Frankie Young is an assistant professor in the Lincoln Alexander School of Law and the director of the Indigenous Economic Development Clinic. She has practiced law in the area of Indigenous trusts, business law, secured transactions, banking and finance law, and litigation funding. She has also served as the regional vice president for RBC Indigenous Trust Services in Western Canada.
Young is passionate about education around the legal, socio-political and economic issues that impact the Indigenous peoples of Canada. While economic reconciliation can provide a pathway for Indigenous peoples to become self-sustaining by improving their economic position, her research explores how Nations can do this on their own terms without compromising culture. To this end, her research asserts the legitimacy of Indigenous laws in Canada, a legally pluralistic state.
Young is currently involved in numerous research projects, including topics that cover legal reform for Indigenous economic development, Mi’kmaq philanthropy, Indigenous economic well-being, Indigenous self-governance, and Indigenous identity. As a Mi’kmaw/white settler and a member of Benoit First Nation on the southwest coast of Ktaqmkuk in Mi’kma’ki, she has spent years reconnecting with her Mi’kmaw culture and examining the history of the Mi’kmaq peoples of Ktaqmkuk.
When the Mi’kmaq, Innu and Inuit were left out of the Terms of Union in 1949, this resulted in serious social and economic consequences for the native peoples of that region. This oppressive history has been instrumental in motivating Frankie to examine the economic and legal policies that have had detrimental impacts on Indigenous communities globally. The objective of her research is to bring awareness to how Indigenous communities can improve socio-economic well-being without compromising culture, law and tradition.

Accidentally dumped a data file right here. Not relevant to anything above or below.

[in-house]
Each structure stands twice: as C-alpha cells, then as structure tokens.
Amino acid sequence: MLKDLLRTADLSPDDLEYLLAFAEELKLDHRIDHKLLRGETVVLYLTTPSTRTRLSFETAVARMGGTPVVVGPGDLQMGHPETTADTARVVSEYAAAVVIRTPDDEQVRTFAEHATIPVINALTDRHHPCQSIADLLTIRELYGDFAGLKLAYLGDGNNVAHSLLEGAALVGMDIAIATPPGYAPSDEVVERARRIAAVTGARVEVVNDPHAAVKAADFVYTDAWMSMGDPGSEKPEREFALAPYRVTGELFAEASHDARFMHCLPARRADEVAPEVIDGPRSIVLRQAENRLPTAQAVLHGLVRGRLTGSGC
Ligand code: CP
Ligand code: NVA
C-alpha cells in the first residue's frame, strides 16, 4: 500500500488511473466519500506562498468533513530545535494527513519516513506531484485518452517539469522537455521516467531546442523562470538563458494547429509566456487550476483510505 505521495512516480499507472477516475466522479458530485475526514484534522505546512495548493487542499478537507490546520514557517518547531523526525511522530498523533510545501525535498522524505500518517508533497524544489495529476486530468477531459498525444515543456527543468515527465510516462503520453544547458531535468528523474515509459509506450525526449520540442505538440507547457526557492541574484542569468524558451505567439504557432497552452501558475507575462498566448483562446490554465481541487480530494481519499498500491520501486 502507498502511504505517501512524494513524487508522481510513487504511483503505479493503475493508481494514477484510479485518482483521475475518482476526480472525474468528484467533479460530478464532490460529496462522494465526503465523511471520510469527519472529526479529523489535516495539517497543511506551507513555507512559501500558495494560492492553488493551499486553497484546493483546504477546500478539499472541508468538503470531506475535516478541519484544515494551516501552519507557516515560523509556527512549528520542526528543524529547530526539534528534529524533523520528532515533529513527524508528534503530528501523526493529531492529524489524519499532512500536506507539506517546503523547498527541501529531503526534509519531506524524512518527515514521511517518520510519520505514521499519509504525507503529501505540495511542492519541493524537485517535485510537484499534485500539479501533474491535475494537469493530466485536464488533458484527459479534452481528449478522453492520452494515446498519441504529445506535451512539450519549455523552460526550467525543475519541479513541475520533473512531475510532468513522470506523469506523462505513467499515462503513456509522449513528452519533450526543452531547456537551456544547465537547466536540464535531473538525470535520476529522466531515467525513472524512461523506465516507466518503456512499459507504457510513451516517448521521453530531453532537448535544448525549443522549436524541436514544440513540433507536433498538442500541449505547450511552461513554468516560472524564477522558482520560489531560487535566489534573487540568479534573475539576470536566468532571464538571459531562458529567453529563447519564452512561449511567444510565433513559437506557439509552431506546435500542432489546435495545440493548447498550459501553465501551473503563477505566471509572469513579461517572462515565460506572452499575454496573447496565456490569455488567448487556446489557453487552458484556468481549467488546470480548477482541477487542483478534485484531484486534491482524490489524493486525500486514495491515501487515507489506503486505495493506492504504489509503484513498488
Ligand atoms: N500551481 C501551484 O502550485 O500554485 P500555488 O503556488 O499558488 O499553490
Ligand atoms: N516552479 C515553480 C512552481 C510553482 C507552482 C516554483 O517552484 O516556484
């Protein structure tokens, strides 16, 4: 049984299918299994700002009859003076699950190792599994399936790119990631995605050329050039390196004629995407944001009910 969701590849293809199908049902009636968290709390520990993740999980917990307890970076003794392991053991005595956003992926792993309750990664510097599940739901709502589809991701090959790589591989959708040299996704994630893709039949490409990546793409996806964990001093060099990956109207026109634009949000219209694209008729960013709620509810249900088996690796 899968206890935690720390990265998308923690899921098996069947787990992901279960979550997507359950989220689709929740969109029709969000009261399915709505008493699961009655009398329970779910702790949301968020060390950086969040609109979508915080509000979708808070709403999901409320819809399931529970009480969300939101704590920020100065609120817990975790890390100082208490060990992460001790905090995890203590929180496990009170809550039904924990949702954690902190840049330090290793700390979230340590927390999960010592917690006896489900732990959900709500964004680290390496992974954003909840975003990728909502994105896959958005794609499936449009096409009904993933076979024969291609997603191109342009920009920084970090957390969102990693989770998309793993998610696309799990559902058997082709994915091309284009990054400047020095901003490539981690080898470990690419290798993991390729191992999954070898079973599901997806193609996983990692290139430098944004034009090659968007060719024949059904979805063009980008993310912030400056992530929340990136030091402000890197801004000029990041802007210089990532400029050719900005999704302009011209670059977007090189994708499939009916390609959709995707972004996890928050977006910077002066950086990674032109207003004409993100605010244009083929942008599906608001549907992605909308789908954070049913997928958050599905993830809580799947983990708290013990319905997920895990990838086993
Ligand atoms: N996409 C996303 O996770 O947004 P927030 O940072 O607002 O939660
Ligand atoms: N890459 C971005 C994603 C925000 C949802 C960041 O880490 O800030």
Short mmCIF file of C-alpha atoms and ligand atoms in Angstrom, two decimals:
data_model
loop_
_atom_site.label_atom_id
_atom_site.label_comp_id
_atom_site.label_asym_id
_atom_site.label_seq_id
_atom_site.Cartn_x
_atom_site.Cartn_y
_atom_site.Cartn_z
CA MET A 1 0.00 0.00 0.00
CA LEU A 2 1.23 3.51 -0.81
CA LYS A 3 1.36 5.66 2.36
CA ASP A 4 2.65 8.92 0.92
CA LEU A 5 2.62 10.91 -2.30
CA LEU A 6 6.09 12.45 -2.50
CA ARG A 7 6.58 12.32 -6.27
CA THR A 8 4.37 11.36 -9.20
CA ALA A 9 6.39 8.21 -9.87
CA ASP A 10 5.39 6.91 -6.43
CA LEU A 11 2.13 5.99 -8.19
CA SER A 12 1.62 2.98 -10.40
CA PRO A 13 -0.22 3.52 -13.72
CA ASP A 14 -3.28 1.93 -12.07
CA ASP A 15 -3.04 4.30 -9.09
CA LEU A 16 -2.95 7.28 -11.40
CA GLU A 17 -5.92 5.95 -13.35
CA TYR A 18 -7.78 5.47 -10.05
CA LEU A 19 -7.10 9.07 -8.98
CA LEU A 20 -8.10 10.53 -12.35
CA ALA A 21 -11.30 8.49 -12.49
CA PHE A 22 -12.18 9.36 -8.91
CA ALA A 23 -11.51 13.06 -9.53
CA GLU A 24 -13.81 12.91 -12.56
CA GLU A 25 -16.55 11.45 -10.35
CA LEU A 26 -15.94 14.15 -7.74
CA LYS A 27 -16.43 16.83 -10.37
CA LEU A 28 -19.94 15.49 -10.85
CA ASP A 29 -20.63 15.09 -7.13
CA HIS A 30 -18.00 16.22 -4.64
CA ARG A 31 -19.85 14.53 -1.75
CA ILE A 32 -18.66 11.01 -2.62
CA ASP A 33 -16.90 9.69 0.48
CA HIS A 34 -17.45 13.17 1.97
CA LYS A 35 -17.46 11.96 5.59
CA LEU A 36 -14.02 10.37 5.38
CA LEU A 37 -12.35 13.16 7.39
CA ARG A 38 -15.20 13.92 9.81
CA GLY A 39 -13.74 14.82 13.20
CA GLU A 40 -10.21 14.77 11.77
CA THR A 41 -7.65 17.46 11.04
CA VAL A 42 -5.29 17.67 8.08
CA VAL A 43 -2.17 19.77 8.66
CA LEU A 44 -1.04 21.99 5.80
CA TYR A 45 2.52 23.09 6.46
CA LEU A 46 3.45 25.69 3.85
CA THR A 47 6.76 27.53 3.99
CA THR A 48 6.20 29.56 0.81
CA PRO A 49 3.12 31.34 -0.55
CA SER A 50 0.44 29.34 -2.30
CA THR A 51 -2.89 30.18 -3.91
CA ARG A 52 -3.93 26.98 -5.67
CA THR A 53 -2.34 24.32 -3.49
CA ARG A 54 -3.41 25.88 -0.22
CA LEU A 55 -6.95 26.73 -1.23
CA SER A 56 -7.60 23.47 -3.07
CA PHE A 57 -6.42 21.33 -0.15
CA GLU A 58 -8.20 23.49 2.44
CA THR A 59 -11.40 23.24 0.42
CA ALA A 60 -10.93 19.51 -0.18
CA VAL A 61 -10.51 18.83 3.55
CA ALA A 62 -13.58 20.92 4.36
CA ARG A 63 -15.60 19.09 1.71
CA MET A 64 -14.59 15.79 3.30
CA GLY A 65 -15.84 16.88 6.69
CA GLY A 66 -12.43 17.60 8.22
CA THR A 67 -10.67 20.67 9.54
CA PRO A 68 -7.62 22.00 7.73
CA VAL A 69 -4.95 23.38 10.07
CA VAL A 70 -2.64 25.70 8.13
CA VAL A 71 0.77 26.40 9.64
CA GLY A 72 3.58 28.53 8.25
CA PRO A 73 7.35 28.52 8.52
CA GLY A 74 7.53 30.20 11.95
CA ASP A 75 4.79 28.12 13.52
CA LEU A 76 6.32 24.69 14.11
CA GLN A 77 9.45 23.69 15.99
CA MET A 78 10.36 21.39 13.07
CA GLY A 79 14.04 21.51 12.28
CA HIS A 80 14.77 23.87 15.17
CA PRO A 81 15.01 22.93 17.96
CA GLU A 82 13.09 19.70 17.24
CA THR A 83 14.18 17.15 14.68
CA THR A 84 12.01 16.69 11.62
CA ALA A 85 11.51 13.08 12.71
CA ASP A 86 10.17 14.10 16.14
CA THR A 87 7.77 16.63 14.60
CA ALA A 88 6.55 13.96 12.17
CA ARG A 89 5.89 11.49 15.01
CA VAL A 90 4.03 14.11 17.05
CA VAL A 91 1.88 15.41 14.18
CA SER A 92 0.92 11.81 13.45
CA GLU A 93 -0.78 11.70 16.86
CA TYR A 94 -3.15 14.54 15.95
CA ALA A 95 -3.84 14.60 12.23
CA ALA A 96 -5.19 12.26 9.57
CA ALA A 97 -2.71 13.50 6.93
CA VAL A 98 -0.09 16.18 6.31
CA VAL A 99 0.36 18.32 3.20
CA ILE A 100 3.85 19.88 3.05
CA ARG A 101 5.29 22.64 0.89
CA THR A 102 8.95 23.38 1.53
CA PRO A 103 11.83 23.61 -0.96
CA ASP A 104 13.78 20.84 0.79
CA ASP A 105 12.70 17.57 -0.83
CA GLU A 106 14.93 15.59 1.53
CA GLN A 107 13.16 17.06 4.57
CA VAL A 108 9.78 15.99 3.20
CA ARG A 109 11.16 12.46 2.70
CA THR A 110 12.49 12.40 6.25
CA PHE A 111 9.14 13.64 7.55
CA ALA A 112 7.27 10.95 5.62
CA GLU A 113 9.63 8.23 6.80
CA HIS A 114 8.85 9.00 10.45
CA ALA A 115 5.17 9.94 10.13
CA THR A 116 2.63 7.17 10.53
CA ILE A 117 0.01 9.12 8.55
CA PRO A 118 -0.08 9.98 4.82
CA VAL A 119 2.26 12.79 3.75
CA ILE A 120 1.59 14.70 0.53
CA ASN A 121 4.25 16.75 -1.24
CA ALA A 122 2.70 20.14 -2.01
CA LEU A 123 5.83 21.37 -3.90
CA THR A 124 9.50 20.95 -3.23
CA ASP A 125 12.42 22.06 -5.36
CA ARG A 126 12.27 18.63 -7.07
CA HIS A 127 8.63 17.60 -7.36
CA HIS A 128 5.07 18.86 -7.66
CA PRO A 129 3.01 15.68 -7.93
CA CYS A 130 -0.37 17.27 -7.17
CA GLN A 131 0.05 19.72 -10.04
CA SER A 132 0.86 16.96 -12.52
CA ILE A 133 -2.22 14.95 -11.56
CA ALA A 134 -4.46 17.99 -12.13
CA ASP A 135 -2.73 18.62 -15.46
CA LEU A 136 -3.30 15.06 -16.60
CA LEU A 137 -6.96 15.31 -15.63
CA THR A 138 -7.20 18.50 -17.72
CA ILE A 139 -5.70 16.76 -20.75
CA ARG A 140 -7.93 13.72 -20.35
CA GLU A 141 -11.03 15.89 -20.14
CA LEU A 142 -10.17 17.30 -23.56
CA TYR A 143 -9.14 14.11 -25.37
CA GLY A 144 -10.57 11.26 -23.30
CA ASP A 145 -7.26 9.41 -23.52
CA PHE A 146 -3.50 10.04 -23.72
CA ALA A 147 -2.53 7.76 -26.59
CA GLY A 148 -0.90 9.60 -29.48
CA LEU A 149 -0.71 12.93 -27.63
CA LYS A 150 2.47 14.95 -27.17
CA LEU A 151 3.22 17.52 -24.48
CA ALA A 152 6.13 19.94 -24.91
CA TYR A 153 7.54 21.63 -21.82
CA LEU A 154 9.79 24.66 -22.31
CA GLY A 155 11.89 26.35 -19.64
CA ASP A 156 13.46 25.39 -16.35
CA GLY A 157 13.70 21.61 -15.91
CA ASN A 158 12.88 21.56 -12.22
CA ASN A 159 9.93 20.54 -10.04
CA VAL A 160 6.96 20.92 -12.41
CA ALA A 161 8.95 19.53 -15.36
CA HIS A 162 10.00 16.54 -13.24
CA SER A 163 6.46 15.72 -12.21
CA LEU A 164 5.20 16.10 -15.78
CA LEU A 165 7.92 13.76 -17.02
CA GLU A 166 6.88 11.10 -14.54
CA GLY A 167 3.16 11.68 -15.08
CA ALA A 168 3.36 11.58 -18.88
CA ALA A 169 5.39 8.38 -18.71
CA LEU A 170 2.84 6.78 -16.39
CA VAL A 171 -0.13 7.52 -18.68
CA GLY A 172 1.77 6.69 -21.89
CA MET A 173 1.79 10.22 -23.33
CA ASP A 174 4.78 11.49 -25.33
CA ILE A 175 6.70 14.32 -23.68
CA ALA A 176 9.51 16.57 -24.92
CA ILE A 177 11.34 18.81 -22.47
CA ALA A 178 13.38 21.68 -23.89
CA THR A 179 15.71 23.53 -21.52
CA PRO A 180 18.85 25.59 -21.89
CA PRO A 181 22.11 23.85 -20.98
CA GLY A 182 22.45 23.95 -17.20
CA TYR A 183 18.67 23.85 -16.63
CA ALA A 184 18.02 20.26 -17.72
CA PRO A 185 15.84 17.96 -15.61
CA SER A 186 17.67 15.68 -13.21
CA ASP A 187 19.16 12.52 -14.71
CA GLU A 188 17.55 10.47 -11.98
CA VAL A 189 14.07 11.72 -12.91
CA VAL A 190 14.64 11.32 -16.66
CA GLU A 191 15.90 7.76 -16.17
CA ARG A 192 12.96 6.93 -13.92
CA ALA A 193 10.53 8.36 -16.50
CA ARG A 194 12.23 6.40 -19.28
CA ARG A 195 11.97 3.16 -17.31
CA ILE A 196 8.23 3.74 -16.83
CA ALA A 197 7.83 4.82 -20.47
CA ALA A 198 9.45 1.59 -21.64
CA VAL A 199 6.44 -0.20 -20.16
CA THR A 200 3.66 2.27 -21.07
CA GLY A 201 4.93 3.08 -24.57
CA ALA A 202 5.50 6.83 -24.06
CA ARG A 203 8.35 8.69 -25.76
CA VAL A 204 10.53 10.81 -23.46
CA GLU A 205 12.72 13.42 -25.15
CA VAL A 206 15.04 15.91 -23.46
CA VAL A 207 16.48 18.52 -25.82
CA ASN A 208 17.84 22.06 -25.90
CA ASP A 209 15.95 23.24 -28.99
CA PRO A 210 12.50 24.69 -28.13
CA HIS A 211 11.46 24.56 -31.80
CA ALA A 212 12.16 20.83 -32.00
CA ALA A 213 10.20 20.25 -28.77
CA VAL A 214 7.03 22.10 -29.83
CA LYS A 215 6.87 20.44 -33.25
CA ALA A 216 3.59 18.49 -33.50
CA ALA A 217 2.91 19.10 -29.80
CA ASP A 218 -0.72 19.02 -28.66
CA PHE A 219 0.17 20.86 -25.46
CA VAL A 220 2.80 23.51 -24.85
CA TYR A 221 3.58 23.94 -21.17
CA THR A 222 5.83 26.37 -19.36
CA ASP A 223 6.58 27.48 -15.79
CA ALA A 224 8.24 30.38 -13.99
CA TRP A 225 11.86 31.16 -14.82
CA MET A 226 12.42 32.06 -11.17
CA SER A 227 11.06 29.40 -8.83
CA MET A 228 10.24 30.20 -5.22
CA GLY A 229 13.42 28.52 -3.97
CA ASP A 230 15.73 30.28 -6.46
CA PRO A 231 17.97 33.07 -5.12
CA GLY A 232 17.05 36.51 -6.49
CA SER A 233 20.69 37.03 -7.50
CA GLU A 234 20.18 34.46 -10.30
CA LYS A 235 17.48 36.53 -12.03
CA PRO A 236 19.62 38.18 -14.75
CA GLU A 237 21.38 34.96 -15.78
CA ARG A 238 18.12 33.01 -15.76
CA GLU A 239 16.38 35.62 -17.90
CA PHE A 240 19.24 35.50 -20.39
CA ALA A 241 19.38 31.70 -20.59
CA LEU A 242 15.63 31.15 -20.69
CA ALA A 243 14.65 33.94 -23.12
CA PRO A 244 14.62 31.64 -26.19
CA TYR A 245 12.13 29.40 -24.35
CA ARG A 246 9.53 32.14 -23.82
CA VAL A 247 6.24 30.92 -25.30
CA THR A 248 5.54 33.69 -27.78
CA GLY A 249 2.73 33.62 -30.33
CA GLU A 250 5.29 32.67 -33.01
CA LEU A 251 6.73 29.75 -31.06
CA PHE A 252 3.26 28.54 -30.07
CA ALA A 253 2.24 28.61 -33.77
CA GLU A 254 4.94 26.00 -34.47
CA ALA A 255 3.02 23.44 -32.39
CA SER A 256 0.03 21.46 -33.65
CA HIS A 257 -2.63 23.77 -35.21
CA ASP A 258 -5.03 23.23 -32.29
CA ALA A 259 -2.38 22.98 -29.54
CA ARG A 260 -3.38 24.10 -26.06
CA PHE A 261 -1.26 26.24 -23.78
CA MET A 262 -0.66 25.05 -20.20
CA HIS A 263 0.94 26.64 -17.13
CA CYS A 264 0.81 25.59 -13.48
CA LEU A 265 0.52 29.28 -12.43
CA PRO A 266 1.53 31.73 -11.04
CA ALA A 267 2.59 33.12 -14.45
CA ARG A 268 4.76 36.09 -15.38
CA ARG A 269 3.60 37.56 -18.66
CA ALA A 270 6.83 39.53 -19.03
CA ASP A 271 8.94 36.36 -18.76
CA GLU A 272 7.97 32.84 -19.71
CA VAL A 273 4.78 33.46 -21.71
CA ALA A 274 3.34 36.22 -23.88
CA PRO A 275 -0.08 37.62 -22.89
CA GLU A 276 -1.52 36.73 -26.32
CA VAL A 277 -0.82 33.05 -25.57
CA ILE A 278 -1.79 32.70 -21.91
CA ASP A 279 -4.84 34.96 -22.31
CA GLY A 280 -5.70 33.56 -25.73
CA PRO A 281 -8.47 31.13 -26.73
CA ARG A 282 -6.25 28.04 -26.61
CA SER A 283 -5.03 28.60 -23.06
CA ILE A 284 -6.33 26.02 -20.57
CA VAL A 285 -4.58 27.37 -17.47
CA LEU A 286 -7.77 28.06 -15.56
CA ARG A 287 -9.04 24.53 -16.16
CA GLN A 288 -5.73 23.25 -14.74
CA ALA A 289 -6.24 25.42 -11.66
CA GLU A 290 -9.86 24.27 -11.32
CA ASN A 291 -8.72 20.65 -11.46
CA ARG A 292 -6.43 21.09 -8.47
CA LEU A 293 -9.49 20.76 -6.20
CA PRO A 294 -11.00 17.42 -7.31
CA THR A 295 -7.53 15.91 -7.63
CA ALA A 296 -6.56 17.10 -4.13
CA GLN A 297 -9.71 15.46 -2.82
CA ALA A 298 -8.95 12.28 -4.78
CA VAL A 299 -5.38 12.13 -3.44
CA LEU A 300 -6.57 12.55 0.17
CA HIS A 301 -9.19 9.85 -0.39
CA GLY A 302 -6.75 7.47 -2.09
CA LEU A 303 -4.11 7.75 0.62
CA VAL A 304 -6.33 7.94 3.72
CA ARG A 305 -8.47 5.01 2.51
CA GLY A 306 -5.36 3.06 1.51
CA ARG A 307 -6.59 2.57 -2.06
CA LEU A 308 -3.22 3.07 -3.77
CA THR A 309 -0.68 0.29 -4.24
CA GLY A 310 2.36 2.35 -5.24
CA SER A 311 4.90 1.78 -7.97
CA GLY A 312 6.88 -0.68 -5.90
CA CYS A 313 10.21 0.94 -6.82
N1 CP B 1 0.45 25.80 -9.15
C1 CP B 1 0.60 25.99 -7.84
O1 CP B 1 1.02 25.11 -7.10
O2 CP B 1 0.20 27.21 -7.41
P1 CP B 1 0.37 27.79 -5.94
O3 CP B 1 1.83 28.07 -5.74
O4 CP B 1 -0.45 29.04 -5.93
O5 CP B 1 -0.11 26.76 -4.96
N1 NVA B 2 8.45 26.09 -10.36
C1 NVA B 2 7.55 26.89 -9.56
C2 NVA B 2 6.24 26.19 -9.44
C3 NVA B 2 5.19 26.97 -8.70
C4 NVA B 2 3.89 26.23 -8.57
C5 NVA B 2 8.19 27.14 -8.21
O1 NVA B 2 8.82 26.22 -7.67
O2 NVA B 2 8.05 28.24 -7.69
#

“Beaver v Hill: Positioning Indigenous Law in the Legally Pluralistic State of Canada” (2021) forthcoming in vol 6(1) Cambridge Law Review.
“Indigenous Economic Development and Sustainability: Maintaining the Integrity of Indigenous Culture in Corporate Governance” (2021) 17:1 McGill Journal of Sustainable Development Law.
“Etuaptmumk: Considering Trust Investment Principles Through the Lens of Two-Eyed Seeing” (2020) 40 Estates Trusts & Pensions Journal 97.
“A Trojan Horse: Can Self-Government be Promoted Within the Indian Act?” (2019) 97:3 Canadian Bar Review 697.
“Indigenous Settlement Trusts: Recharacterizing the Nature of Taxation” (2019) 24 Appeal 3.
Conference and Workshop Presentations (Selected)
“Protocols for Engaging in Indigenous Economic Development with First Nations” Justice Canada Prairie Region, Saskatoon, SK, April 2021.
“Etuaptmumk: Considering Trust Investments Through the Lens of Two-Eyed Seeing,” Legal Reform for Indigenous Economic Growth Workshop, London, ON, August 2020.
“Indigenous Legal Orders: Lessons from Wet’suwet’en,” New Perspectives on Indigenous Private Law Conference, Co-Chair, Montreal, QC, December 2020.
“Indigenous Economic Development and Sustainability: Maintaining the Integrity of Indigenous Culture in Corporate Governance,” Daughters of the Themis International Quinquennial Conference, Instanbul, Turkey, October 2020.
“Indigenous Economic Development for First Nations in Canada,” Ivey Business School Sip and Speak Webinar, London, ON, July 2020.
“Working Around the Constraints of the Indian Act in Secured Property Transactions on First Nation Lands” Legal Reform for Indigenous Economic Growth International Workshop, Maui, Hawaii, March 2020.
Dean’s Research Fellowship, Western University Faculty of Law, 2020-21.
Laura Bassi Scholarship, Editing Press Inc., 2020.
Nicole L. Thornbury Award, University of Saskatchewan, 2014-2015.
Alastair M. Nicol Scholarship, University of Saskatchewan, 2014.
Saskatchewan Innovation & Opportunity Scholarship, Government of Saskatchewan, 2014.
|PhD (Candidate)||University of Ottawa||2021|
|LLM (Master of Laws)||University of Saskatchewan||2018|
|JD (Juris Doctor)||University of Saskatchewan||2015